Recently, the news broke that Supercell had cancelled its latest mobile game—Rush Wars. One of the big concerns about the title, brought up by both the developers and the players, was that it became repetitive far too quickly. Despite its best efforts, Supercell couldn’t remedy the issue and threw the game out the window.
However, there’s more to the story than that. While the game certainly wasn’t up to Supercell’s standards, recent reports indicate that Rush Wars wasn’t as profitable as expected, making the decision to scrap it all the easier.
It is with a heavy heart that we are here to inform you that we have decided not to continue the Rush Wars beta.— Rush Wars (@RushWars) November 5, 2019
We’d like to thank every single person that took the time to play our game!
See more information here -> https://t.co/64D8116XOk
Sensor Tower, the wonderful website that tracks all the statistics you’d ever want about mobile apps, has published data that shows that Rush Wars simply couldn’t get players to part with their cash. According to the data, the game was downloaded approximately 393,000 times and generated nearly $312,000 in revenue from in-app purchases. After doing some complex mathematical maneuvers, that comes out to $0.80 spent per download.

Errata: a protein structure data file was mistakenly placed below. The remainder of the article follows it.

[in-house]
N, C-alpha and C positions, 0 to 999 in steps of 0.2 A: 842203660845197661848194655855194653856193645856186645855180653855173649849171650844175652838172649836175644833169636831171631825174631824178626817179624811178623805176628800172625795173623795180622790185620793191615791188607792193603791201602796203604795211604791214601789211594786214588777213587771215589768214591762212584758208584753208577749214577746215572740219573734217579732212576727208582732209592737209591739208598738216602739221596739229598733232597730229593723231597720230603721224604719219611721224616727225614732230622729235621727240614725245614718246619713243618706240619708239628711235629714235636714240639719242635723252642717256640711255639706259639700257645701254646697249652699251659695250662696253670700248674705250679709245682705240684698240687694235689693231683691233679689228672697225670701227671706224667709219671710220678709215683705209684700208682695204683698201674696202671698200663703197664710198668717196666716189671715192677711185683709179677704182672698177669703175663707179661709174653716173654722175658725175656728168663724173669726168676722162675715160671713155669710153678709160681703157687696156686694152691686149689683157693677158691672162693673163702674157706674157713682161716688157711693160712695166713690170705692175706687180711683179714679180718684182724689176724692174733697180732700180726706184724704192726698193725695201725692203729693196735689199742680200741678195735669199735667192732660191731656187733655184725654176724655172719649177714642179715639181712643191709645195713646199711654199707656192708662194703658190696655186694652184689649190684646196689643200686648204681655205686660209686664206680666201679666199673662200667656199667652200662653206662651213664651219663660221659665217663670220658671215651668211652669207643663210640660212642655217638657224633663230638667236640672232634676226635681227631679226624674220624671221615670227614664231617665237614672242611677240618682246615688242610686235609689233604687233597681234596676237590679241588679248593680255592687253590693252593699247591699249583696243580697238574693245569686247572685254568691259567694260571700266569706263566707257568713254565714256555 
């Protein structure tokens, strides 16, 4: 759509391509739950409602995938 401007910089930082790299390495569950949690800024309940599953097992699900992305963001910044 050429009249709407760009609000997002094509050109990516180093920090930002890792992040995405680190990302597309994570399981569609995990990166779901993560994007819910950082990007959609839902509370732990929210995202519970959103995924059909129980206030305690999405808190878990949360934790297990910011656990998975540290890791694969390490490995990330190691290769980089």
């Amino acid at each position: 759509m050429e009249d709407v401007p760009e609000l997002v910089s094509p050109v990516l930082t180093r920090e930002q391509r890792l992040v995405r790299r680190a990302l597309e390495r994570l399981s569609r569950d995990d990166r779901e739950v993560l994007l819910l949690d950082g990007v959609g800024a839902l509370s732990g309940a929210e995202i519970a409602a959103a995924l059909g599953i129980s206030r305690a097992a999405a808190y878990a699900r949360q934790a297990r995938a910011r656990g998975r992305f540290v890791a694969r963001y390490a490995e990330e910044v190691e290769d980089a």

Compare that to the highly success title, Coin Masters, which can profit $6.20 from each user. Supercell clearly had some work to do if it wanted to reach respectable numbers with Rush Wars. This, combined with the less-than-stellar reviews from players meant Supercell had no choice in the matter.
However, what if the game was profitable? What if the game wasn’t up to Supercell standards but was pulling down an average of $10 per download? Would the company have made the same decision?
It’s hard to say. Given the high pedigree of its previous titles, we’d like to think that player opinion has more weight than finances. In fact, GamesIndustry.biz reports that the decision to kill a game comes directly from the game teams themselves, not executives up in an ivory tower.
It’s small things like this that give us hope for the mobile gaming industry. Supercell has provided us with some of the best, most polished games we’ve ever seen in the palm of our hands. So what if money played a role in the decision? At the end of the day we know that Supercell is in it for the games, even if money does do a bit of the talking.
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